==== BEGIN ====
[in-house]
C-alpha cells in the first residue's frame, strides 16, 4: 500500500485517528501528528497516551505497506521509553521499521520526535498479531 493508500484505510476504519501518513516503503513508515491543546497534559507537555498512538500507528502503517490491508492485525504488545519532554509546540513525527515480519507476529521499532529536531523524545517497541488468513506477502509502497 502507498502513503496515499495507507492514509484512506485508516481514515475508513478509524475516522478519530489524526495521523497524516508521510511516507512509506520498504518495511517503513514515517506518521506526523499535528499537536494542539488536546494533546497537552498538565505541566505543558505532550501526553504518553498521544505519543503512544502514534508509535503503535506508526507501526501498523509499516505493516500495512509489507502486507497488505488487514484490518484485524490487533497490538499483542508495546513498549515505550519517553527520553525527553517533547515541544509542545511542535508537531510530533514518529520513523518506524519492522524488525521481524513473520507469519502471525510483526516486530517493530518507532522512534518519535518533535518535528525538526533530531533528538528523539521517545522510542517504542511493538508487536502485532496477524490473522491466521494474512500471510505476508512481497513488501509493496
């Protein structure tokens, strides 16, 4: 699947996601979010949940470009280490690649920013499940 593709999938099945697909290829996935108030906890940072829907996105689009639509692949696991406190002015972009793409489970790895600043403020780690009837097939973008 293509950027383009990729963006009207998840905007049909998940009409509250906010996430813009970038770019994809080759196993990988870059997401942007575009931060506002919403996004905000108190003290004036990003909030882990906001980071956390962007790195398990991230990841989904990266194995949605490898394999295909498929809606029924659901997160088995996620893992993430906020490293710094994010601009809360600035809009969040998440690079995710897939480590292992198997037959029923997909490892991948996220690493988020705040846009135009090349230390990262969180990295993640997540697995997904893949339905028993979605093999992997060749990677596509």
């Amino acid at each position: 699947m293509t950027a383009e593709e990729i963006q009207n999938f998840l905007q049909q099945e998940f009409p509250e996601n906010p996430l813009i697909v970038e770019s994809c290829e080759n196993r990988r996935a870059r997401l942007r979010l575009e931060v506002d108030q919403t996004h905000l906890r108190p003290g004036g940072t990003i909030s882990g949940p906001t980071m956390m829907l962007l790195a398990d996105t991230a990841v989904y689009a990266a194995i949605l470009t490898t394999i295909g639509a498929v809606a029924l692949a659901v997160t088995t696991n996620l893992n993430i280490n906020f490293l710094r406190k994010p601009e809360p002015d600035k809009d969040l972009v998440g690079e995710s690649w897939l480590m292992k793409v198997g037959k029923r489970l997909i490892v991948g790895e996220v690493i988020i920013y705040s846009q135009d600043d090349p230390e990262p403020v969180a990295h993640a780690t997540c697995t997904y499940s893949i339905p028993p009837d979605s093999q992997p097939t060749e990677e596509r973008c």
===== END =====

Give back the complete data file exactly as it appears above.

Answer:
[in-house]
C-alpha cells in the first residue's frame, strides 16, 4: 500500500485517528501528528497516551505497506521509553521499521520526535498479531 493508500484505510476504519501518513516503503513508515491543546497534559507537555498512538500507528502503517490491508492485525504488545519532554509546540513525527515480519507476529521499532529536531523524545517497541488468513506477502509502497 502507498502513503496515499495507507492514509484512506485508516481514515475508513478509524475516522478519530489524526495521523497524516508521510511516507512509506520498504518495511517503513514515517506518521506526523499535528499537536494542539488536546494533546497537552498538565505541566505543558505532550501526553504518553498521544505519543503512544502514534508509535503503535506508526507501526501498523509499516505493516500495512509489507502486507497488505488487514484490518484485524490487533497490538499483542508495546513498549515505550519517553527520553525527553517533547515541544509542545511542535508537531510530533514518529520513523518506524519492522524488525521481524513473520507469519502471525510483526516486530517493530518507532522512534518519535518533535518535528525538526533530531533528538528523539521517545522510542517504542511493538508487536502485532496477524490473522491466521494474512500471510505476508512481497513488501509493496
């Protein structure tokens, strides 16, 4: 699947996601979010949940470009280490690649920013499940 593709999938099945697909290829996935108030906890940072829907996105689009639509692949696991406190002015972009793409489970790895600043403020780690009837097939973008 293509950027383009990729963006009207998840905007049909998940009409509250906010996430813009970038770019994809080759196993990988870059997401942007575009931060506002919403996004905000108190003290004036990003909030882990906001980071956390962007790195398990991230990841989904990266194995949605490898394999295909498929809606029924659901997160088995996620893992993430906020490293710094994010601009809360600035809009969040998440690079995710897939480590292992198997037959029923997909490892991948996220690493988020705040846009135009090349230390990262969180990295993640997540697995997904893949339905028993979605093999992997060749990677596509």
């Amino acid at each position: 699947m293509t950027a383009e593709e990729i963006q009207n999938f998840l905007q049909q099945e998940f009409p509250e996601n906010p996430l813009i697909v970038e770019s994809c290829e080759n196993r990988r996935a870059r997401l942007r979010l575009e931060v506002d108030q919403t996004h905000l906890r108190p003290g004036g940072t990003i909030s882990g949940p906001t980071m956390m829907l962007l790195a398990d996105t991230a990841v989904y689009a990266a194995i949605l470009t490898t394999i295909g639509a498929v809606a029924l692949a659901v997160t088995t696991n996620l893992n993430i280490n906020f490293l710094r406190k994010p601009e809360p002015d600035k809009d969040l972009v998440g690079e995710s690649w897939l480590m292992k793409v198997g037959k029923r489970l997909i490892v991948g790895e996220v690493i988020i920013y705040s846009q135009d600043d090349p230390e990262p403020v969180a990295h993640a780690t997540c697995t997904y499940s893949i339905p028993p009837d979605s093999q992997p097939t060749e990677e596509r973008c």